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Poems 1773, Edited by Lisa Vargo and Allison Muri
View page 97
Page 97
ODE to SPRING spacer

Hope waits upon the flowery prime.
                                                     WALLER.

S WEET daughter of a rough and stormy fire,
Hoar Winter's blooming child ; delightful Spring !
    Whose unshorn locks with leaves
    And swelling buds are crowned ;

From the green islands of eternal youth,
(Crown'd with fresh blooms, and ever springing shade,)
    Turn, hither turn thy step,
    O thou, whose powerful voice

View page 98
Page 98
More sweet than softest touch of Doric reed,
Or Lydian flute, can sooth the madding winds,
    And thro' the stormy deep
    Breathe thy own tender calm.

Thee, best belov'd ! the virgin train await
With songs and festal rites, and joy to rove
    Thy blooming wilds among,
    And vales and dewy lawns,

With untir'd feet ; and cull thy earliest sweets
To weave fresh garlands for the glowing brow
    Of him, the favour'd youth
    That prompts their whisper'd sigh.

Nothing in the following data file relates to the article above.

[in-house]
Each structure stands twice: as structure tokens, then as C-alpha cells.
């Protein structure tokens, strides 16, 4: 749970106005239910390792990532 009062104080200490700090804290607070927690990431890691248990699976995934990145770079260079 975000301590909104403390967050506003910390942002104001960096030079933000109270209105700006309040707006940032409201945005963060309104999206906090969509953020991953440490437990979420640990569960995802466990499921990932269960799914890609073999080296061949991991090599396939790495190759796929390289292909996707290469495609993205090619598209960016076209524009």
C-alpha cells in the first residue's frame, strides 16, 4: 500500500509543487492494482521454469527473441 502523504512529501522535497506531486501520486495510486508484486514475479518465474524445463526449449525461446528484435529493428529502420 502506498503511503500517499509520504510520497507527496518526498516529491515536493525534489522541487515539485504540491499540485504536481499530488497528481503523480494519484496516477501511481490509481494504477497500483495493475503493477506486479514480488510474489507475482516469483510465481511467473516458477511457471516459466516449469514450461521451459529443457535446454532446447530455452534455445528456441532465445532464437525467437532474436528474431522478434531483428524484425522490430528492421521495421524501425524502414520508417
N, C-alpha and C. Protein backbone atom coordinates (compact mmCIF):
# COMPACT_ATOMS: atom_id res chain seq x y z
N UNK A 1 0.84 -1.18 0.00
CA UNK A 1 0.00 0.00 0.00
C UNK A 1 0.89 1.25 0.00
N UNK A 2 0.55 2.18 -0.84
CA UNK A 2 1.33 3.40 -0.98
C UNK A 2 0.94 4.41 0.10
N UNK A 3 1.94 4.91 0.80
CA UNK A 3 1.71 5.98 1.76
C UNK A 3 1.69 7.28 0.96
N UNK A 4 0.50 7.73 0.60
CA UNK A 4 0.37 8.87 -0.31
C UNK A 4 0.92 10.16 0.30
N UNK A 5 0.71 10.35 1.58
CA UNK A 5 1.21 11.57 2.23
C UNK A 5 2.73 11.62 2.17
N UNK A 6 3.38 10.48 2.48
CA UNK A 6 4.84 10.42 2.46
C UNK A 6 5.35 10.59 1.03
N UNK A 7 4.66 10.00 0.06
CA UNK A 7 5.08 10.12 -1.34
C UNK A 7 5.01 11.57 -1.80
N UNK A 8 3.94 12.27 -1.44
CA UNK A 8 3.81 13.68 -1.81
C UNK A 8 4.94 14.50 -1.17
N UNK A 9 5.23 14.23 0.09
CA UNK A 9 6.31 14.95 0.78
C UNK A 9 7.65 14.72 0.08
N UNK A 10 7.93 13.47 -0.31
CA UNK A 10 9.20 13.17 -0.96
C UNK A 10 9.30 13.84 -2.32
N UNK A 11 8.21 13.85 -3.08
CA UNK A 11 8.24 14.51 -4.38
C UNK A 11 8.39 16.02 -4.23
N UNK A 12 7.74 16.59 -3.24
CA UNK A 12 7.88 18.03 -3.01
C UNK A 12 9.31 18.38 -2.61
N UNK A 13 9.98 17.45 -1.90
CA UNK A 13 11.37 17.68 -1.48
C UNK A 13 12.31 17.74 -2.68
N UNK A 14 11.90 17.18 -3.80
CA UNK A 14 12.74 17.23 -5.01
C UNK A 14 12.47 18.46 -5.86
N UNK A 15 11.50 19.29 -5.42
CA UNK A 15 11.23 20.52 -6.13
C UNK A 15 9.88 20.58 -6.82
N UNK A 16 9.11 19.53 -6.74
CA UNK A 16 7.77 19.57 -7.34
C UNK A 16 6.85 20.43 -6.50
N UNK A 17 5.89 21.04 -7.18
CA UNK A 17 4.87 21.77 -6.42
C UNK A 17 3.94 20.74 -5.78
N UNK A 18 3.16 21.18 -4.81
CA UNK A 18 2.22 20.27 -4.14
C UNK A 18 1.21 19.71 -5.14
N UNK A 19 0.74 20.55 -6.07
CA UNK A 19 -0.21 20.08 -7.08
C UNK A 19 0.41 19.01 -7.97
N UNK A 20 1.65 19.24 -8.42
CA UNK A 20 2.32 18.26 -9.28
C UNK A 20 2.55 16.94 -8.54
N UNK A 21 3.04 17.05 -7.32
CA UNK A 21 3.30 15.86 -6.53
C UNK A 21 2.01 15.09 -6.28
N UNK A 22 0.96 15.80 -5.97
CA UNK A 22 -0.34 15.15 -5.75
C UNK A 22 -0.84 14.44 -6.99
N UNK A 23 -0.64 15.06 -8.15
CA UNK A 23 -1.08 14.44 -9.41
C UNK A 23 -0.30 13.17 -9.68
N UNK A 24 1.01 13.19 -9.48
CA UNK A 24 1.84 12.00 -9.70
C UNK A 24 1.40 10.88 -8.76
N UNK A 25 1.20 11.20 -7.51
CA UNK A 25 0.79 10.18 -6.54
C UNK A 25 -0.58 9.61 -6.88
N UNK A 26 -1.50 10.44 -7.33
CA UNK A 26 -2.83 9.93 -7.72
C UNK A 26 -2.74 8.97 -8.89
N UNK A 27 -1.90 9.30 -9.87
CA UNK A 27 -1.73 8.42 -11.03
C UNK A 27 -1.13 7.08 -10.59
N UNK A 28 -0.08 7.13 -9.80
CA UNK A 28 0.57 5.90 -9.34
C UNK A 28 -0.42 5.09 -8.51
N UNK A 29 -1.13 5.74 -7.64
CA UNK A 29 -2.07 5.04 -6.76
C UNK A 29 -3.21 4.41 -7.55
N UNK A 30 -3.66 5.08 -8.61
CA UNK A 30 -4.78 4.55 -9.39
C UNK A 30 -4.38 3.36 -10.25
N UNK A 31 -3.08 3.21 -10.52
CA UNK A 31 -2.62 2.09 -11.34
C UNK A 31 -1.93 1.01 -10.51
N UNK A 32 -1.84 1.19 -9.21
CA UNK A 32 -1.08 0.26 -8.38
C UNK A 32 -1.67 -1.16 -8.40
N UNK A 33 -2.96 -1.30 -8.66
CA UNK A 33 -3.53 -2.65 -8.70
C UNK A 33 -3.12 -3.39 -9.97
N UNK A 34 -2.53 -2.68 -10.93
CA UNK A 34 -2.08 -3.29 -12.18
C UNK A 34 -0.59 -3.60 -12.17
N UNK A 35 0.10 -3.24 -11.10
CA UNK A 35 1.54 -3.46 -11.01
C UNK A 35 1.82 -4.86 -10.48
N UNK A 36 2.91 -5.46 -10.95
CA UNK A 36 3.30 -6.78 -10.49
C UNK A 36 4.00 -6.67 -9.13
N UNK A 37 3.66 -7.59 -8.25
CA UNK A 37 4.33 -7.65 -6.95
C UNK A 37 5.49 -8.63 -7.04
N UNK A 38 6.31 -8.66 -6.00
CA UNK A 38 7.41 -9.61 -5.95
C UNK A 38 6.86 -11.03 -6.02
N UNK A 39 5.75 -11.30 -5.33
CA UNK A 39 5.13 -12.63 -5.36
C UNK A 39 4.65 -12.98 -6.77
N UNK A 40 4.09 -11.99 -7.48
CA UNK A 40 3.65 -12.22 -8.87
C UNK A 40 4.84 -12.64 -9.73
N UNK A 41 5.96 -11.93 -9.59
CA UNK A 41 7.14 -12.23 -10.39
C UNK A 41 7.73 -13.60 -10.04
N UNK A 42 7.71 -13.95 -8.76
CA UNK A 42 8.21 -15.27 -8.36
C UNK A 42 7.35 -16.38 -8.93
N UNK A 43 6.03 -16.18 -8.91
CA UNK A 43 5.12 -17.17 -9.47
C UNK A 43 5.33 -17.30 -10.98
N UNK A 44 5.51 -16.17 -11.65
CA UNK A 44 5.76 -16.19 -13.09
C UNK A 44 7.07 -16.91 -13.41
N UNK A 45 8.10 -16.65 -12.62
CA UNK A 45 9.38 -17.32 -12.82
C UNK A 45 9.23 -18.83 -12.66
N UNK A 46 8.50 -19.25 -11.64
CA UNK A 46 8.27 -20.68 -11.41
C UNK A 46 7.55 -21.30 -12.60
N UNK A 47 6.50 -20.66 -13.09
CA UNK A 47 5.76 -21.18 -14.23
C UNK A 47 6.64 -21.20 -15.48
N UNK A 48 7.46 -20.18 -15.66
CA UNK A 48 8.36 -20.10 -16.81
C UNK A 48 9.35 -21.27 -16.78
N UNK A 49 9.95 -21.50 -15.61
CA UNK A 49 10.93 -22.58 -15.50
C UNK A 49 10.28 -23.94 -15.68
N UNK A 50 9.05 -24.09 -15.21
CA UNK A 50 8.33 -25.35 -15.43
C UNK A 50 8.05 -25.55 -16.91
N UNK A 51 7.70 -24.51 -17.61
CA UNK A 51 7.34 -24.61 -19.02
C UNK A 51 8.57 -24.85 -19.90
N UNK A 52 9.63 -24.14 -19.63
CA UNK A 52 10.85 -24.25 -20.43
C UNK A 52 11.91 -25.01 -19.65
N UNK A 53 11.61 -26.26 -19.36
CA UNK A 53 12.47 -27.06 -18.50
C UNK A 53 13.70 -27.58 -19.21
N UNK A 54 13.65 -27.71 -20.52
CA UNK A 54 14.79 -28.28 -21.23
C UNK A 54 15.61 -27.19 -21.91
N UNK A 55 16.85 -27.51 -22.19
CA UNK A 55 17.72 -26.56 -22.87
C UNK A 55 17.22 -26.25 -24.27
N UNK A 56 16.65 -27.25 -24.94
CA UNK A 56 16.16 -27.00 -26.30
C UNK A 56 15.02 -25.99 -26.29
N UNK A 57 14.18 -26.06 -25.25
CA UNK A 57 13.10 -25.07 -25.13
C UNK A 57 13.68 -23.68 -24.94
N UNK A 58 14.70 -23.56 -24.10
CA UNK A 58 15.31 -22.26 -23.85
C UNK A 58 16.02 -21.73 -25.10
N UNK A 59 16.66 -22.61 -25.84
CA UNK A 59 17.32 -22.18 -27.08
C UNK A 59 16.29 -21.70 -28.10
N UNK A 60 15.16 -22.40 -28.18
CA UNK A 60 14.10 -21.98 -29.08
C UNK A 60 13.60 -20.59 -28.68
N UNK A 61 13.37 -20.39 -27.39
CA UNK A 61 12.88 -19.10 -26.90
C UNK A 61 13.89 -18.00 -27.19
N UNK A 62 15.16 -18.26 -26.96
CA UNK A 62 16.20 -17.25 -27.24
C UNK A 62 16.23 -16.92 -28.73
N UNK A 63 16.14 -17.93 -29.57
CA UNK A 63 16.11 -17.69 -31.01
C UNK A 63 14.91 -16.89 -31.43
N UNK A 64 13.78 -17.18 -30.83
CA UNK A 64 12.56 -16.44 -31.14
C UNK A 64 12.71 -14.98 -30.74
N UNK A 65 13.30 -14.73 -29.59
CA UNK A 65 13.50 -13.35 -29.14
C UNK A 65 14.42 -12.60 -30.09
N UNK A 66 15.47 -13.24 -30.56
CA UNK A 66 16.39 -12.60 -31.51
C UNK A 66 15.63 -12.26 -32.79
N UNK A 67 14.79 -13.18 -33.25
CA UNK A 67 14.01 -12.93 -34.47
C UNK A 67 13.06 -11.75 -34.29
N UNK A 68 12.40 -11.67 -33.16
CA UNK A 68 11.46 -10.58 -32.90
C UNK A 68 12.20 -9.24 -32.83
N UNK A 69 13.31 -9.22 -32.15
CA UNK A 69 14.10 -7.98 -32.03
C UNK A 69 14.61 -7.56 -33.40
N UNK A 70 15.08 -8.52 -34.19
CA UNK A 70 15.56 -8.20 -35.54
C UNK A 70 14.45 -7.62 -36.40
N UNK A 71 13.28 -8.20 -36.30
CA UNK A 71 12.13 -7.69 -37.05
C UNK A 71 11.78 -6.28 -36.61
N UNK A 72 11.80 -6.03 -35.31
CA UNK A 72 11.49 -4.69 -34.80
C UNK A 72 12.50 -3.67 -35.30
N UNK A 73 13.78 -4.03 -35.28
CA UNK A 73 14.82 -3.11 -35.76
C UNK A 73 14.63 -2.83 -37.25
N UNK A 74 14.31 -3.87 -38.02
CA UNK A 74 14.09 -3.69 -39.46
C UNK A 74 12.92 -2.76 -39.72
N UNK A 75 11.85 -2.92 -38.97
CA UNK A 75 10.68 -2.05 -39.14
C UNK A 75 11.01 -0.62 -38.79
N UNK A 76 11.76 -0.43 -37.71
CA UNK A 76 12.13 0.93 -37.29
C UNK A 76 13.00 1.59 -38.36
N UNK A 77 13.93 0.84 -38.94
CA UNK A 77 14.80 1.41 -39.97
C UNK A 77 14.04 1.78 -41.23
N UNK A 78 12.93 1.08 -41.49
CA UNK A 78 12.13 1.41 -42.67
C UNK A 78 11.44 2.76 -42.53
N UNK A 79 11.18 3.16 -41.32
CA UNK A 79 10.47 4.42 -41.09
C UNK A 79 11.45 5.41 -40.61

Unlock thy copious stores ; those tender showers
That drop their sweetness on the infant buds,
    And silent dews that swell
    The milky ear's green stem.

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Page 99
And feed the slowering osier's early shoots ;
And call those winds which thro' the whispering boughs
    With warm and pleasant breath
    Salute the blowing flowers.

Now let me sit beneath the whitening thorn,
And mark thy spreading tints steal o'er the dale ;
    And watch with patient eye
    Thy fair unfolding charms.

O nymph approach ! while yet the temperate sun
With bashful forehead, thro' the cool moist air
    Throws his young maiden beams,
    And with chaste kisses woes

The earth's fair bosom ; while the streaming veil
Of lucid clouds with kind and frequent shade
    Protect thy modest blooms
    From his severer blaze.

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Page 100
Sweet is thy reign, but short ; The red dog-star
Shall scorch thy tresses, and the mower's scythe
    Thy greens, thy flow'rets all,
    Remorseless shall destroy.

Reluctant shall I bid thee then farewel ;
For O, not all the Autumn's lap contains,
    Nor Summer's ruddiest fruits,
    Can aught for thee atone

Fair Spring ! whose simplest promise more delights
Than all their largest wealth, and thro' the heart
    Each joy and new-born hope
    With softest influence breathes.

About this Page

Published @ RC

April 2000